As I look at my own family, friends, and acquaintances over the years, there have been an astonishing number of secrets – some big and some little – that folks have carried, almost always in shame and often to someone’s detriment.

If a thing is too shameful of which to be spoken, it simply then becomes a burden on our hearts. In shame, we carry the judgment of ourselves and the projected judgment of others who actually know nothing about the secret.

Once we’ve determined something’s a secret, it also becomes a barrier. We may be very honest people who try to do things right, but, now, on some level, we are dishonest. It is a conflict. It also serves to keep us separate and alienated to some extent, no matter how warm and loving we may be. Shame stands between us.

There are the secrets we carry on behalf of others, too. We allow someone to unburden themselves of their secret, and then we must bear it, too. Sometimes these shared secrets themselves become a judgment, in an awful twist.

Incredibly, some of our secrets are about good things, which we still yet feel shame to disclose.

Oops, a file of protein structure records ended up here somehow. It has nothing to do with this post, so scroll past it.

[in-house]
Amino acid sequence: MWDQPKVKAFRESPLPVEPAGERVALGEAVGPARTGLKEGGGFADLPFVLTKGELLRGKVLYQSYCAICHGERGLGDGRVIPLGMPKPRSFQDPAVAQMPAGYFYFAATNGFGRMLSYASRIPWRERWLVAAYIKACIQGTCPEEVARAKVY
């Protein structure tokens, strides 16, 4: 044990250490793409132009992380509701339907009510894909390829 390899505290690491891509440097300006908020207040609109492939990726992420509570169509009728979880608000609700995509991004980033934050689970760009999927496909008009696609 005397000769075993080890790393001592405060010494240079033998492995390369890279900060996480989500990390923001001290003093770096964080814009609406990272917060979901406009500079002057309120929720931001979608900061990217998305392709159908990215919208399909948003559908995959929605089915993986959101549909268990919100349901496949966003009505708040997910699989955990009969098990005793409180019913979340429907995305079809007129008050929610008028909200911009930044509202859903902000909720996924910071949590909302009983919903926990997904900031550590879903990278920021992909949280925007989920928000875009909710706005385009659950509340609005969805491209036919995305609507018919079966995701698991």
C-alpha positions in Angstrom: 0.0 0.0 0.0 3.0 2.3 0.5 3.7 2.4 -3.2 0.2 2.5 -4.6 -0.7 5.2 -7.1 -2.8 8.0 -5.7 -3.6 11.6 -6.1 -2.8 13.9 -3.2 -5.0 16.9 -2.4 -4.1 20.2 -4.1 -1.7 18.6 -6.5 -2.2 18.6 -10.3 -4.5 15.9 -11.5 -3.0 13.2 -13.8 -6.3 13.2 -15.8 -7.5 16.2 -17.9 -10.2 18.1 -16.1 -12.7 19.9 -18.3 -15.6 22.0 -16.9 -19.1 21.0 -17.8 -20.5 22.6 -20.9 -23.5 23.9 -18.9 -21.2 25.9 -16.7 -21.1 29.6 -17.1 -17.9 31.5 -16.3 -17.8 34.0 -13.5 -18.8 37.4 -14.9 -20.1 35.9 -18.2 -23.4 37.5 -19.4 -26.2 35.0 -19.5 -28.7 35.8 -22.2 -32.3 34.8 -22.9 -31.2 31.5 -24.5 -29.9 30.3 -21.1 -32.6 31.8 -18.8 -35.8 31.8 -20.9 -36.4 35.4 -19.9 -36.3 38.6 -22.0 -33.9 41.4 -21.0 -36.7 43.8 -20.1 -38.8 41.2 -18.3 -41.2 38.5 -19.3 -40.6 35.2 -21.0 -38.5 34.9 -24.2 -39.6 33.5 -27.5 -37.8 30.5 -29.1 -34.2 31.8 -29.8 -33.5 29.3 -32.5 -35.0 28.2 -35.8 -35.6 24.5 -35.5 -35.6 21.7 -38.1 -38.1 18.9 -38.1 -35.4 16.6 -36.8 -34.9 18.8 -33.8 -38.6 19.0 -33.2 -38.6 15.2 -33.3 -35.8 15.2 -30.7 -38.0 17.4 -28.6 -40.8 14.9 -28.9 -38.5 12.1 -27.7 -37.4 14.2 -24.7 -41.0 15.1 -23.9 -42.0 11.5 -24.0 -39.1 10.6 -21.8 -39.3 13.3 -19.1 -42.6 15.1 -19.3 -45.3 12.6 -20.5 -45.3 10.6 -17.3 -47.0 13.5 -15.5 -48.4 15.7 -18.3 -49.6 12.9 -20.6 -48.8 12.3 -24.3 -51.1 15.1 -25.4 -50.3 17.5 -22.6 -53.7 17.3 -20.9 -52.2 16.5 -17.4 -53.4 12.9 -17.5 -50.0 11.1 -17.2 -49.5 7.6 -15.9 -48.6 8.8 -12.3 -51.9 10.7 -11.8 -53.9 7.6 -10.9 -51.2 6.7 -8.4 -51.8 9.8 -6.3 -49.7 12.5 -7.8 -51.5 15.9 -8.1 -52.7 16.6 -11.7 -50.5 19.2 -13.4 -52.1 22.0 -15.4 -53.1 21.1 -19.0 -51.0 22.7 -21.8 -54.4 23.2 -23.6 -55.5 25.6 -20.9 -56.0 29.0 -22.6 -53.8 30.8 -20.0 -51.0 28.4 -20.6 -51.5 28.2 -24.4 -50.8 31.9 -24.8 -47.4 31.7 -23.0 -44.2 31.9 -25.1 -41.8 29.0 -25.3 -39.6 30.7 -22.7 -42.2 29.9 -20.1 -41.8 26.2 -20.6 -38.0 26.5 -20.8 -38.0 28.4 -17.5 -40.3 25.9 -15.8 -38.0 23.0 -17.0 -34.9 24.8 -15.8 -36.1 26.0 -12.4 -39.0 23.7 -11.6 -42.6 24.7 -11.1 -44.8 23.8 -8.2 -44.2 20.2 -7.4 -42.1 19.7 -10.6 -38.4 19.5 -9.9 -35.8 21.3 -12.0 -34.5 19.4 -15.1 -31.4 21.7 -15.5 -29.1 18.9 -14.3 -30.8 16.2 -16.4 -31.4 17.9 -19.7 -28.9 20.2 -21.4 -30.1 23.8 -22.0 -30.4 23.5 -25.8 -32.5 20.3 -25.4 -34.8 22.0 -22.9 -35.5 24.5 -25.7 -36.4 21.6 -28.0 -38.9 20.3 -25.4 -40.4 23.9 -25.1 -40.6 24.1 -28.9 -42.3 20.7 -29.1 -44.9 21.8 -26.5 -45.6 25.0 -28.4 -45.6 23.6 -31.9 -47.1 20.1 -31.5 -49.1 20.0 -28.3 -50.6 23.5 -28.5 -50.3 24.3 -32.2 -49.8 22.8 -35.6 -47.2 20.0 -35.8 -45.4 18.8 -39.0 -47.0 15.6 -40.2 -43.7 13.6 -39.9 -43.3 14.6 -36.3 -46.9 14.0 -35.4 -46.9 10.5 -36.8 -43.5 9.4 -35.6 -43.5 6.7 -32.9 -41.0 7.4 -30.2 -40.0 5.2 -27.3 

We learn very early in life the lessons of judgment and shame in the arms of our families. Our institutional religions and systems of education cement these concepts with vigor. Media then continue to bang the drum for us.

Shame is a compelling motivator in life, that sadly does an awful lot of damage. It’s true that shame, once acknowledged, can move us to improve ourselves, change for the better. It’s the shame we bury and carry that cripples us.

As usual, though, it all comes back to fear and love. And both sides of the equation are the same.

Those who would wield the weapon of judgment are burdened to look at their own fear, and to seek a loving answer.

Those who carry shame are burdened also to recognize their fear, and to seek a loving response.

Funny how that works.

So much for lighthearted reading. We’ll see how the book turns out. 🙂

beloved books

veru1_4_19.jpgI read a lot, but in recent years I’ve noticed I don’t read a lot of fiction. Lately, however, I happily stumbled across the Blue Mood Café blog, and it somehow opened my eyes to what I’ve been missing.

As I perused her comments in the Best of 2018 post, something clicked. I decided right then to make reading for enjoyment a bigger part of my 2019 picture.